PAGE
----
"Regulation will be a continuing reality for companies operating in fintech," reflected Michael Loughran, Head of Software Excellence (Hong Kong), Zühlke, who attended the discussion. "There's an opportunity for companies to adopt a 'just-right' approach that nurtures incremental innovation even in a highly-regulated space."

AI: Building common ground

AI has seen rapid growth in adoption by finance and banking players – thus generating a good deal of discussion throughout HKFTW.

Although banking core functions remain unchanged, AI has transformed the way they are executed. For instance, a panel discussion demonstrated AI’s digitisation of the customer experience, from using large language models to run customer-facing apps to insurance use cases for generative AI.

What’s holding AI back from broader implementation in the financial space? For one thing, stakeholders don’t often see eye-to-eye on the problems that need to be solved, reducing the viability of the AI intended to solve them.

While generative AI holds immense potential for the banking and insurance sectors, the industry also acknowledges that it comes with significant limitations and risks. Ethical and security concerns highlight the need for careful implementation, ongoing monitoring, and corresponding regulation to ensure they are used responsibly and ethically.

With the right approach, companies can adopt strong cross-discipline cooperation to operationalise AI solutions. 

AI use cases in the fintech space

Incorporating generative AI requires not just technological readiness but also a strategic approach grounded in well-defined business cases. Some fast-developing use cases in the generative AI space were presented at HKFTW.

Personalised financial advice and product offerings

Banks are using generative AI solutions to create personalised financial advice and products for their customers. By analysing a customer's financial history, spending patterns, and life events, advisors can leverage AI to generate customised financial plans, investment strategies, and even tailor banking products like loans or credit cards to better suit individual needs.

Chatbots powered by generative AI represent a true game-changer in terms of how banks can interact with customers. HSBC’s customer service chatbots are an instructive example: Instead of relying on stock pre-programmed answers, the generative AI-powered virtual assistant can learn about a customer’s specific needs and customise its answers accordingly. 

The insurance sector can now use generative AI to automate the claim processing process. By leveraging “Ask Your Documents”-like solutions, insurers can efficiently aggregate large amounts of data in different formats, including claim documents, images of damage (in cases of auto or property insurance), and other pertinent information. This data serves as a crucial input for AI models, enabling them to assess the validity of claims and estimate the appropriate payout amounts.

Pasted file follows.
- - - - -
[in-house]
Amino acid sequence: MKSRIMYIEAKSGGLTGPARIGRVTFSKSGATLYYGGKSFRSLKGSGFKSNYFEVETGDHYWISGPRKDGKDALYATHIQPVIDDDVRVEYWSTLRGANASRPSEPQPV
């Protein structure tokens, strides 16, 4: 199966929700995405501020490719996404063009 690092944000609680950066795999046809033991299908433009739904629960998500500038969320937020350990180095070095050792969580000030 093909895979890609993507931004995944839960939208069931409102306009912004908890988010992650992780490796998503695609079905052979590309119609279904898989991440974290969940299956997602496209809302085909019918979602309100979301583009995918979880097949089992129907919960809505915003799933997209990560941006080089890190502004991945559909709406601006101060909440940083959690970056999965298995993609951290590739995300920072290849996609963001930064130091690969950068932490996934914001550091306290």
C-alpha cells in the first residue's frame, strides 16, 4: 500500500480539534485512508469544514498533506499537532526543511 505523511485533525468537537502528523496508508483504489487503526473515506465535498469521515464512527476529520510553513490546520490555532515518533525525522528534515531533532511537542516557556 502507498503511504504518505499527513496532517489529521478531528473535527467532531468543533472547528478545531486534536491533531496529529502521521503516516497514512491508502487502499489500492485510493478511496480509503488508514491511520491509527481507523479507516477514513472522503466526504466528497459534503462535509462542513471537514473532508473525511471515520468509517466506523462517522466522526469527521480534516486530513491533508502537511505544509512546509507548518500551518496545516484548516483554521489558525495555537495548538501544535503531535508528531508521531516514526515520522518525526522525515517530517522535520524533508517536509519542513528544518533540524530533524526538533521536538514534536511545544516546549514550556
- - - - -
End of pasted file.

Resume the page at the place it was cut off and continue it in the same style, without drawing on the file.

This reduces processing downtime, minimises human error, and improves customer satisfaction by providing quicker resolutions. It can also detect fraudulent claims more effectively, saving costs for the insurance company.

Risk Assessment and Management

Both banking and insurance companies leverage generative AI for more sophisticated risk assessment and management. AI-powered solutions can simulate various scenarios, analyse patterns in large datasets to identify potential risks, and suggest mitigation strategies. For instance, in banking, this could involve using AI to assess credit risk; while in insurance, AI could help evaluate the risk of insuring certain individuals or assets.

Institutions from both sectors can manage risk more effectively with AI, leading to improved financial stability and better-informed decision-making. It also supports regulatory compliance, by ensuring that risk management practices are up-to-date and robust.

These use cases demonstrate the promise of generative AI in the banking and insurance sectors: not only streamlining operations,  but also generating new revenue through more personalised and enhanced services to customers.

Experience Zühlke's generative AI solutions firsthand.

Empowering the future of financial services at Zühlke

HKFTW Zuhlke Team

The 2023 edition of Hong Kong FinTech Week was a gathering ground for established financial players and FinTech upstarts alike. The theme of “FinTech redefined” pointed attendees to a future where finance and technology united under a Web3 ecosystem to create more efficient, accessible, and secure financial services. 

As a HKFTW FinTech Partner, Zühlke was able to showcase our expertise in driving digital innovation and transformation in the finance and banking sector, including live demos and use cases of generative AI within the space.

“Technology innovators like us can help banks and Fintechs to digitise their operations, replace workflows with data-driven approaches, and move to the leading edge driving the future of financial services in the region,” explained Johnny. “There’s a vibrant and dynamic future for FinTech in the region, and we’re proud to be part of it.”

Keen to learn more about our offerings and innovative solutions in the financial services space? Contact Zühlke today.  

Watch key highlights from Singapore FinTech Festival 2023